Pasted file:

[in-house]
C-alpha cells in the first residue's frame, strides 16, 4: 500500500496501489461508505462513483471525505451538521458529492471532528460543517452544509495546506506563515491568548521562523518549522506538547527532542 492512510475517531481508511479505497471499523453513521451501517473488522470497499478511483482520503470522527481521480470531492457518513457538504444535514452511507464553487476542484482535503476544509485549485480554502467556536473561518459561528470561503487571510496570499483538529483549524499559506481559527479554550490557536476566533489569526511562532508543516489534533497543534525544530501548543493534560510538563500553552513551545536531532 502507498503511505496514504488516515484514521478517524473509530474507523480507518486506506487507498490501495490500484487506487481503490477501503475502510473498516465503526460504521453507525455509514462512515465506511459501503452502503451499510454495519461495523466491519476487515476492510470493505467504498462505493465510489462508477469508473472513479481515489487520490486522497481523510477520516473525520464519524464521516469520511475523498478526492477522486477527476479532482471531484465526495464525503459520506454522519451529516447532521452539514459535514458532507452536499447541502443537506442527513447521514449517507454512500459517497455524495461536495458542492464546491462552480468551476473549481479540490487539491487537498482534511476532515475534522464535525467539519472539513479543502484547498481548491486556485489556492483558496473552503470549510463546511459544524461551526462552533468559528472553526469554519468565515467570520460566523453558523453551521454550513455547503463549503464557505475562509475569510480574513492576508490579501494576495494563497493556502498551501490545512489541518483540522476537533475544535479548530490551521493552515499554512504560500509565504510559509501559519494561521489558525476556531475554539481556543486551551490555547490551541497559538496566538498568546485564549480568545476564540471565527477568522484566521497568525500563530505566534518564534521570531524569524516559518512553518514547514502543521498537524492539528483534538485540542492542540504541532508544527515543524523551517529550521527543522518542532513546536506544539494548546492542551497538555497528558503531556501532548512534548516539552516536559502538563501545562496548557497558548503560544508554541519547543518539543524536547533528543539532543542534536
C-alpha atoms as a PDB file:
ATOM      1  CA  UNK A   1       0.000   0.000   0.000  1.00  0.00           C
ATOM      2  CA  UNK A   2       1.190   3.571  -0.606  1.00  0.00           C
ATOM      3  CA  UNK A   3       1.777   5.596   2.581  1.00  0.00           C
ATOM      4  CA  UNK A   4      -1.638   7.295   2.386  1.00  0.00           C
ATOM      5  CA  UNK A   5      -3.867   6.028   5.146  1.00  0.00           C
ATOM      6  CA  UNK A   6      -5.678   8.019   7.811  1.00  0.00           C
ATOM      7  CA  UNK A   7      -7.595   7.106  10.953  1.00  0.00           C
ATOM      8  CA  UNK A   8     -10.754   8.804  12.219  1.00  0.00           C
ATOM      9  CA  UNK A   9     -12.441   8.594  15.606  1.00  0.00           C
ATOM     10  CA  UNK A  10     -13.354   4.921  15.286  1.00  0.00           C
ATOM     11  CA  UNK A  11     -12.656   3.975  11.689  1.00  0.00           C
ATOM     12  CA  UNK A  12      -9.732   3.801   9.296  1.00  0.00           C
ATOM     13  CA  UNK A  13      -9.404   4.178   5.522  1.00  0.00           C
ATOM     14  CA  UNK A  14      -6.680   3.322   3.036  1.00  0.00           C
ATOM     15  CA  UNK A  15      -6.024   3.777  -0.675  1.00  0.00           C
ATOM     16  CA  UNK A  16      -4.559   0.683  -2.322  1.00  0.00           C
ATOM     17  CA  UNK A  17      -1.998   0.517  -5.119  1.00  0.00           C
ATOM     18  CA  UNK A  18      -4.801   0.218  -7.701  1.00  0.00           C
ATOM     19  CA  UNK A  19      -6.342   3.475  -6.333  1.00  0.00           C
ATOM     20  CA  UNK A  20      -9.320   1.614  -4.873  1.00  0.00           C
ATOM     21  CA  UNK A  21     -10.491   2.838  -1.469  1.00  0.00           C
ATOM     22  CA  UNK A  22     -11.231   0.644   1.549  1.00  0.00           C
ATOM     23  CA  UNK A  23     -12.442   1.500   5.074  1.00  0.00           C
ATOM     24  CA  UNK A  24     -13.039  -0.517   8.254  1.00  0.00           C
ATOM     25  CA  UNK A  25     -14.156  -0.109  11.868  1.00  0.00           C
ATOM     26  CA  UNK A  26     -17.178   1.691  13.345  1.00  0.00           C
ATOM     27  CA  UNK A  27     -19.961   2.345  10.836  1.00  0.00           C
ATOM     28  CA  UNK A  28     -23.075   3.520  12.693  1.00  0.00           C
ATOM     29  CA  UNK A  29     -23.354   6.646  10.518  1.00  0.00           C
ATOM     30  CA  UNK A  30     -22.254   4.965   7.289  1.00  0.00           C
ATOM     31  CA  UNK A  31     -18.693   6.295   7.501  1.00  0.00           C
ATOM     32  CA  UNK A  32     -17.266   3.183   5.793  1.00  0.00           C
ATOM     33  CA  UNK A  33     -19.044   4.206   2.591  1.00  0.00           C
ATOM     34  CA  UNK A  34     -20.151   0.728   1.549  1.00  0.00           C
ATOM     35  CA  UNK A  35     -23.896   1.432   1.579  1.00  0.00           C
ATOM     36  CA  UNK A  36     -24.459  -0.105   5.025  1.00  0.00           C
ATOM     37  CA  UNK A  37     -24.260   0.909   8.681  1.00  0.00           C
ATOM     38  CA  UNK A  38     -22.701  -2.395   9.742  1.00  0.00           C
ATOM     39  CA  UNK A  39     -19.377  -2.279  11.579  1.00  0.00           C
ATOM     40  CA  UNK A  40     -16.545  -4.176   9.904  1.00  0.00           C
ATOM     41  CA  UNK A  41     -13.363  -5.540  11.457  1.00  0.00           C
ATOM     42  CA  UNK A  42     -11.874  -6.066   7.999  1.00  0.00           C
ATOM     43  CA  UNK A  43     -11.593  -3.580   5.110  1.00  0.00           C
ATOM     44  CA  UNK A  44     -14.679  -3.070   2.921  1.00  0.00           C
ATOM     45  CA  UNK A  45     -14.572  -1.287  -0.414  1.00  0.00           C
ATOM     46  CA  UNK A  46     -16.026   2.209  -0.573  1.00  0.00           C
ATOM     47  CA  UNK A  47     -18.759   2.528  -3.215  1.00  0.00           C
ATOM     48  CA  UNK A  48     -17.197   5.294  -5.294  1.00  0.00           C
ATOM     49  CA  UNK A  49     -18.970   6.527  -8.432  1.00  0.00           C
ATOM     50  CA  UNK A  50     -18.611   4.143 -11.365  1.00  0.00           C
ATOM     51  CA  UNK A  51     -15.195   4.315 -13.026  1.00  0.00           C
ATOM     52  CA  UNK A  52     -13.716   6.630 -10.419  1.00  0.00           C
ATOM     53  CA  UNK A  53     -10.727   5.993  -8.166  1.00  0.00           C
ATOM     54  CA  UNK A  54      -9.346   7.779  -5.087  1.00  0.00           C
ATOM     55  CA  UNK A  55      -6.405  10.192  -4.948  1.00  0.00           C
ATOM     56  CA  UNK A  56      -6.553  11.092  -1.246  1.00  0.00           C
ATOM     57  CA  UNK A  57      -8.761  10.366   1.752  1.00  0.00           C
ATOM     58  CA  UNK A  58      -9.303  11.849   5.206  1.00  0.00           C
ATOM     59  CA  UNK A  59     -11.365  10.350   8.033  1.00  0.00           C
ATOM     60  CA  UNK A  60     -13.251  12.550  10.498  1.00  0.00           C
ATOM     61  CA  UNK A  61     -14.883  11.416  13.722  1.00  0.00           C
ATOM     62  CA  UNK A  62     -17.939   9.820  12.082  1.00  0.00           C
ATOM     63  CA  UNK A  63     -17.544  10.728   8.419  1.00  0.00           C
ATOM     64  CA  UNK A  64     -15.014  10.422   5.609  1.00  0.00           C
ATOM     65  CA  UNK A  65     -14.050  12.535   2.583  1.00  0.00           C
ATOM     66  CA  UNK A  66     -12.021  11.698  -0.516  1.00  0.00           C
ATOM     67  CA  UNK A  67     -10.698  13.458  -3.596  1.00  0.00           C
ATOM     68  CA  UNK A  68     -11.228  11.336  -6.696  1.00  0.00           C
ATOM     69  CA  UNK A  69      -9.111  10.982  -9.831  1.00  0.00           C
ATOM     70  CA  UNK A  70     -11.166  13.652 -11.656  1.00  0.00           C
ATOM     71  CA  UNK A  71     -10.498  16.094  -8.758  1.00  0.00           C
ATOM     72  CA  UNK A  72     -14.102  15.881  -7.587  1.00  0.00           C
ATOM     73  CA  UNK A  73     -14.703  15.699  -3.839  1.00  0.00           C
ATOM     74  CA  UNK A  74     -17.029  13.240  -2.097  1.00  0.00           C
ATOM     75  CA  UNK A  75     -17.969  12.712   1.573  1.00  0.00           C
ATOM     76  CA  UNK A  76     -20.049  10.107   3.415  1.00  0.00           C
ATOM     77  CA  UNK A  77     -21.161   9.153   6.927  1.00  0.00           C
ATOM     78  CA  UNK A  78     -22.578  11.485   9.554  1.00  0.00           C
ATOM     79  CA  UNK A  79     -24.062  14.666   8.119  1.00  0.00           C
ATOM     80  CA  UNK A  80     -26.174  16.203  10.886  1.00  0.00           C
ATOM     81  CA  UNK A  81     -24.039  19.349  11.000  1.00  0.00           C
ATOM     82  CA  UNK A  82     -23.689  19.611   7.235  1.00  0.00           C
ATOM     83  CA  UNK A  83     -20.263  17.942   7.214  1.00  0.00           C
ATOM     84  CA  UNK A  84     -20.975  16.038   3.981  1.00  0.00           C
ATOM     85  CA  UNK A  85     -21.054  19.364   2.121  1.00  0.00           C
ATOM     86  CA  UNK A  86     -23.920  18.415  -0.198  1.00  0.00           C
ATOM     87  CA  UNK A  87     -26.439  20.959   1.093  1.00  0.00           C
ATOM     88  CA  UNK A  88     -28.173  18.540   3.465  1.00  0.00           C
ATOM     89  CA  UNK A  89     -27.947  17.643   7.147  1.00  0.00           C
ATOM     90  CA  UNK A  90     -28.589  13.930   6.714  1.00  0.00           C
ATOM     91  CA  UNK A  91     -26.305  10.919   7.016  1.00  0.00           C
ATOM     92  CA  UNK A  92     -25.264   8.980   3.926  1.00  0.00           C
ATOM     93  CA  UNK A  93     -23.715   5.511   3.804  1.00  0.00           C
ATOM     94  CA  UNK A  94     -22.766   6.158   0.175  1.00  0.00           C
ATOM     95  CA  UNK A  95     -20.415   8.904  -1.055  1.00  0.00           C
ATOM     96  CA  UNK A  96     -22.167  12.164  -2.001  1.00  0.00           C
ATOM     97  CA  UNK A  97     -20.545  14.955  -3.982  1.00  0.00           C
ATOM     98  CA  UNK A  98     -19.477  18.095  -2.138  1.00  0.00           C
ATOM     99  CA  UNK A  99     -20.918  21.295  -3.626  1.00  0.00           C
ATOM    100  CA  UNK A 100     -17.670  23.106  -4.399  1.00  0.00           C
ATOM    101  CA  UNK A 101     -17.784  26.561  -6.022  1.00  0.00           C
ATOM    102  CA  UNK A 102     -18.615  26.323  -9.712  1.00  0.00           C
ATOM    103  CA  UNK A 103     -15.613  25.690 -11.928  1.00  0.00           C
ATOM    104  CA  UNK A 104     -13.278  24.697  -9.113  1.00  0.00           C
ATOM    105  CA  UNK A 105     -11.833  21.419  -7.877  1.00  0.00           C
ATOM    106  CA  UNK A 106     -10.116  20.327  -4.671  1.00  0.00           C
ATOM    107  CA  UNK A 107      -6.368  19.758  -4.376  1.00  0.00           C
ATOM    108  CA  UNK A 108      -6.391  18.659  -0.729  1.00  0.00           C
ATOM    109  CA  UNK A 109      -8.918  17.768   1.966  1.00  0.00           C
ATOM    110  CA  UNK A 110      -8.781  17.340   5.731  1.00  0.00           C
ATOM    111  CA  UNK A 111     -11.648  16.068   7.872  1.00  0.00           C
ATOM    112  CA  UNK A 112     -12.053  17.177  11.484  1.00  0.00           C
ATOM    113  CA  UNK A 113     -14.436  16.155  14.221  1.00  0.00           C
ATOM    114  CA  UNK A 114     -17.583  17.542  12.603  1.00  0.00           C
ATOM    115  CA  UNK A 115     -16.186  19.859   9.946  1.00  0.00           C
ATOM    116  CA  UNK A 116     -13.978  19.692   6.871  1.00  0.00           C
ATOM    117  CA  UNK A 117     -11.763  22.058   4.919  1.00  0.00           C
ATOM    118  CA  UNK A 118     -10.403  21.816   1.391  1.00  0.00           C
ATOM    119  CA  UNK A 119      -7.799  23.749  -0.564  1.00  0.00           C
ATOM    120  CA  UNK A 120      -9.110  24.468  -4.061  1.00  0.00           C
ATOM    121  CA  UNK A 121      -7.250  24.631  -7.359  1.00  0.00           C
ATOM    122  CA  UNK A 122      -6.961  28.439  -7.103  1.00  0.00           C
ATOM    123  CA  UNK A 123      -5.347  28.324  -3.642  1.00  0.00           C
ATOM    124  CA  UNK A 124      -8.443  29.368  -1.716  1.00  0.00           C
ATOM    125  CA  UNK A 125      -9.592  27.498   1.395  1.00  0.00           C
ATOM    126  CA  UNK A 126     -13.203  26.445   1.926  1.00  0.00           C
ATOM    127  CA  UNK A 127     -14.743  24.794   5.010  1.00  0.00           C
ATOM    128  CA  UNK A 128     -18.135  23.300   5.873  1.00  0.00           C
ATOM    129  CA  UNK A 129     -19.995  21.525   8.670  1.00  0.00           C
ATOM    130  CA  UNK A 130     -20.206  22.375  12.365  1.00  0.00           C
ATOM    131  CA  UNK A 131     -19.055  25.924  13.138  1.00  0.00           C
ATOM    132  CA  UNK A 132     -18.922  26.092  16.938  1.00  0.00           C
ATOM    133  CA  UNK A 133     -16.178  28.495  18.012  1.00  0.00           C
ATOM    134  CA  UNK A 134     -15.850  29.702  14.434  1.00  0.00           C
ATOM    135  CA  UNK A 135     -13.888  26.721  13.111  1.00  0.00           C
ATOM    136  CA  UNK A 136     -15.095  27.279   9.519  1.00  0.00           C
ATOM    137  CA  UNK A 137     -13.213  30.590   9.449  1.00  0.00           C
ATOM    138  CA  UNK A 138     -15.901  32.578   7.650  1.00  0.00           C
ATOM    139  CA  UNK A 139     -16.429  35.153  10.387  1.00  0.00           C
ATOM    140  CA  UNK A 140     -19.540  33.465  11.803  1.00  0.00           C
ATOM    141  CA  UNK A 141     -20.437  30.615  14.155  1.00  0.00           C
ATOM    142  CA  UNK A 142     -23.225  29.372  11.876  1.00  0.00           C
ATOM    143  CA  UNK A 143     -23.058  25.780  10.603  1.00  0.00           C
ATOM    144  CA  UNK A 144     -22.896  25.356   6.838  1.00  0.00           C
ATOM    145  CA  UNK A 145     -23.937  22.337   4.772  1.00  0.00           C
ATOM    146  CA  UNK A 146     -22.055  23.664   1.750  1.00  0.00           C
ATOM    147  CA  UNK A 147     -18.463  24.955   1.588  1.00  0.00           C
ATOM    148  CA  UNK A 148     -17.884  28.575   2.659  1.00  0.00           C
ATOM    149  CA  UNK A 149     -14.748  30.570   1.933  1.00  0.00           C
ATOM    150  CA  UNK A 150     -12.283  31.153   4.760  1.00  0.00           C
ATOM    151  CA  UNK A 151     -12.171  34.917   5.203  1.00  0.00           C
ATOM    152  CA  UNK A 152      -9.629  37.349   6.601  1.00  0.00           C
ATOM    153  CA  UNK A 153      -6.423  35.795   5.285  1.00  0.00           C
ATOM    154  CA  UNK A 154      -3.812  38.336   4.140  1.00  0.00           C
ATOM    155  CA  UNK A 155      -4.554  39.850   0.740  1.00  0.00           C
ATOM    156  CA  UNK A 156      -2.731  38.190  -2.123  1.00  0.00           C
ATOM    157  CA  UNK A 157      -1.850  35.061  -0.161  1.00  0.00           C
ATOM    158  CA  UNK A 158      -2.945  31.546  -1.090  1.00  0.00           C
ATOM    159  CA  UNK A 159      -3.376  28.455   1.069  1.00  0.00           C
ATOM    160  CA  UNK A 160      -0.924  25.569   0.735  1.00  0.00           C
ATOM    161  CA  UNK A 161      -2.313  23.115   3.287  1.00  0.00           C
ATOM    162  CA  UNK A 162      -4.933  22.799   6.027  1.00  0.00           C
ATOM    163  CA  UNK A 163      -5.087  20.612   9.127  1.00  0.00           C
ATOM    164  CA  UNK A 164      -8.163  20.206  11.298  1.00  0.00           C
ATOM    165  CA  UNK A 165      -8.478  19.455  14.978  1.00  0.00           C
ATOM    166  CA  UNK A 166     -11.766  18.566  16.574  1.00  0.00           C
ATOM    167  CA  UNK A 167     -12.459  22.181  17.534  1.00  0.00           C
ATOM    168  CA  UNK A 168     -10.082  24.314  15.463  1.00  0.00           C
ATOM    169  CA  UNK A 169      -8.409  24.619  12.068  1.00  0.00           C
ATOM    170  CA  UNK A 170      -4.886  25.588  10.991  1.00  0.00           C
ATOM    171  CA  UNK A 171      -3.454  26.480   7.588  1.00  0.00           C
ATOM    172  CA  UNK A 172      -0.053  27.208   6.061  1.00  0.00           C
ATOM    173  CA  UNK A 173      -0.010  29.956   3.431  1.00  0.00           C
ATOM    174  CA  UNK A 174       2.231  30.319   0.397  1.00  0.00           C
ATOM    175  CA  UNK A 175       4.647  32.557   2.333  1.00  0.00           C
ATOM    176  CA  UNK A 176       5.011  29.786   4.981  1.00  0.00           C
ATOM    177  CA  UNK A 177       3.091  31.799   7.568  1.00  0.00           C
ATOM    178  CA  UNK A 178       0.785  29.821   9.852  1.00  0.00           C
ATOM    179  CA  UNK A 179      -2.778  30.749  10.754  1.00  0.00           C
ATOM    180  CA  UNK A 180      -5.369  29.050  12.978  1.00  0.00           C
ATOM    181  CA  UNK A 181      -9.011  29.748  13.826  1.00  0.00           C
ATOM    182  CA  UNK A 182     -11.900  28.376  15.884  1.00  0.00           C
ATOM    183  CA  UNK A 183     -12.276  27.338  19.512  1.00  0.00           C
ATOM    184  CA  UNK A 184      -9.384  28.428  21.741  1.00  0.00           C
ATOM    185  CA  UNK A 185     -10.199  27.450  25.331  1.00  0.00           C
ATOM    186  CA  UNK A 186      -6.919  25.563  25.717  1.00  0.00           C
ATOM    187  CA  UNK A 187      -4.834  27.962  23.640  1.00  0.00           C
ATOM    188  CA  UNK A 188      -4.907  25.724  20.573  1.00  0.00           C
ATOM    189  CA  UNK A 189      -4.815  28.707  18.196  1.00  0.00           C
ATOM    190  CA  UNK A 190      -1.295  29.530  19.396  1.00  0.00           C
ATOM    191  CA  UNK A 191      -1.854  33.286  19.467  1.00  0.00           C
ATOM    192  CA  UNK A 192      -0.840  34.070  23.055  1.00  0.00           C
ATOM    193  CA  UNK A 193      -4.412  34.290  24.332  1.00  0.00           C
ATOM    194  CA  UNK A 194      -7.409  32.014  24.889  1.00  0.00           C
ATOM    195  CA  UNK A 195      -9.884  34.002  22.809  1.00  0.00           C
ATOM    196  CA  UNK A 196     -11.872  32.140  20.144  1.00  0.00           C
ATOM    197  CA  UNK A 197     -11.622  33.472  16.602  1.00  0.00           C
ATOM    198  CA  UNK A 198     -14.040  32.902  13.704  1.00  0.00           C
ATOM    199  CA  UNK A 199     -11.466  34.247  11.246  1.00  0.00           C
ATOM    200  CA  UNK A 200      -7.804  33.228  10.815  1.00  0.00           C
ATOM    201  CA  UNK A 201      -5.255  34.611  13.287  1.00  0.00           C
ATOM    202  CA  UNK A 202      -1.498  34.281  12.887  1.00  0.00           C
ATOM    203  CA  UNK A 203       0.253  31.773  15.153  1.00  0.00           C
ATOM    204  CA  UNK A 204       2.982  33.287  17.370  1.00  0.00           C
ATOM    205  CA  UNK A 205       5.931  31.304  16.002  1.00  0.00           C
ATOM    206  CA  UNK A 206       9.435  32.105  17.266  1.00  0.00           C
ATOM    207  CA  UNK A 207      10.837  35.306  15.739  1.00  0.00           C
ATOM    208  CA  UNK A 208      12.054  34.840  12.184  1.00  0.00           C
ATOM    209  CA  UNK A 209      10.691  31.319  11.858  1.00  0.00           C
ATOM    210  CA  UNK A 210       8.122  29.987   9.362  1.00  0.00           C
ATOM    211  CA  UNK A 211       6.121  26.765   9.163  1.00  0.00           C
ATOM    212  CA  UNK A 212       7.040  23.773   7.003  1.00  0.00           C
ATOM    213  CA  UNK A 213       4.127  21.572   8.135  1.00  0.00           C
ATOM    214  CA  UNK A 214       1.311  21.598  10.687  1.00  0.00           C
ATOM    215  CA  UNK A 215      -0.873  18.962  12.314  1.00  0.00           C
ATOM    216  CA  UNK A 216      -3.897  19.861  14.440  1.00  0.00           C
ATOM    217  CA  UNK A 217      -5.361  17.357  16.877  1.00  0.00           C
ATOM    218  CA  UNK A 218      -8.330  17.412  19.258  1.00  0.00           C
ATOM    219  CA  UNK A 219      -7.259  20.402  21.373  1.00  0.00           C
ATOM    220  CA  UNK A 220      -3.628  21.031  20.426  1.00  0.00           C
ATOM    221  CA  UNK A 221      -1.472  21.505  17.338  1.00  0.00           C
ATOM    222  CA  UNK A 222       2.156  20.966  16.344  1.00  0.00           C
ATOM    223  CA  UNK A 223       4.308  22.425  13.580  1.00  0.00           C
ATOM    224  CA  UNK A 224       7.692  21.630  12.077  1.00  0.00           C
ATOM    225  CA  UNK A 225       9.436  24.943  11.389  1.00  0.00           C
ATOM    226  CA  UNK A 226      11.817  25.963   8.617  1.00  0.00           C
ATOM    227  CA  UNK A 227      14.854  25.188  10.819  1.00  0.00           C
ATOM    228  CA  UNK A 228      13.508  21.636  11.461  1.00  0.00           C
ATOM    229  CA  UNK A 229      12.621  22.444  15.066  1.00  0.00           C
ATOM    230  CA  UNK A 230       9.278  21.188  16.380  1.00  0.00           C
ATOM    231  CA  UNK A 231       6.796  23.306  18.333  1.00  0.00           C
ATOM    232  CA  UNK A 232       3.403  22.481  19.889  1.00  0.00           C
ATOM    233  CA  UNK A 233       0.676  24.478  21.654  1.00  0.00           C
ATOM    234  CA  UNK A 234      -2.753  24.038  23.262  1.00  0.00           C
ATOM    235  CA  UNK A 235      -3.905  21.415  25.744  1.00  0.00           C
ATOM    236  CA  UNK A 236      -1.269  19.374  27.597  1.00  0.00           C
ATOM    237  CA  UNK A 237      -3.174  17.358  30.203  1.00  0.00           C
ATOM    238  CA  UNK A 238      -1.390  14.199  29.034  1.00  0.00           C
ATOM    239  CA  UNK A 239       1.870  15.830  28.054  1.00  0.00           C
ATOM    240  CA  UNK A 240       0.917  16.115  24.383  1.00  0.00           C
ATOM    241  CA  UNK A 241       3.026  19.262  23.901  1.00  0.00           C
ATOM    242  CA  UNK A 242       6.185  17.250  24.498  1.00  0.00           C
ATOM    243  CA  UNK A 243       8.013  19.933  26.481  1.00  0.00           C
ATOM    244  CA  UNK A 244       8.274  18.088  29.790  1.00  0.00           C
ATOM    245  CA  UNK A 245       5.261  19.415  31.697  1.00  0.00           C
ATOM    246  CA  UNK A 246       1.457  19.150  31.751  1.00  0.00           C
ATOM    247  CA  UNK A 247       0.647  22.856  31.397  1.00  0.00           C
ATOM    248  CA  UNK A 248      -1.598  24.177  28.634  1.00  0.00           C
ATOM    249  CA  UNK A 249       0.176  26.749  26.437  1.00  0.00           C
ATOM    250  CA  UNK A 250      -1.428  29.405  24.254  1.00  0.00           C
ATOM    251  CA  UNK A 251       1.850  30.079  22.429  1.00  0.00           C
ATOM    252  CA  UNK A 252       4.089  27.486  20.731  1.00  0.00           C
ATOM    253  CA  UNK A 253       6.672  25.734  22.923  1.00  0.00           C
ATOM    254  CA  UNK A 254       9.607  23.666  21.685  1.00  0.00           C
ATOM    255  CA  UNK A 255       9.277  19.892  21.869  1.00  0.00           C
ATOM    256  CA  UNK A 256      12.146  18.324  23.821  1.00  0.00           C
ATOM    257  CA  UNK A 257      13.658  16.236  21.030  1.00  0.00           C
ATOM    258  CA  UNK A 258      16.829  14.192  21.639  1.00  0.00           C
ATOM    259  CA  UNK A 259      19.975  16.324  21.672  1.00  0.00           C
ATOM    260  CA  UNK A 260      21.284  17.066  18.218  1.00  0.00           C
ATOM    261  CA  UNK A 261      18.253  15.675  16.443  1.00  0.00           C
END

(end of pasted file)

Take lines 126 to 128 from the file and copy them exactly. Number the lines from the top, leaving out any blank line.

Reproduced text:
ATOM    123  CA  UNK A 123      -5.347  28.324  -3.642  1.00  0.00           C
ATOM    124  CA  UNK A 124      -8.443  29.368  -1.716  1.00  0.00           C
ATOM    125  CA  UNK A 125      -9.592  27.498   1.395  1.00  0.00           C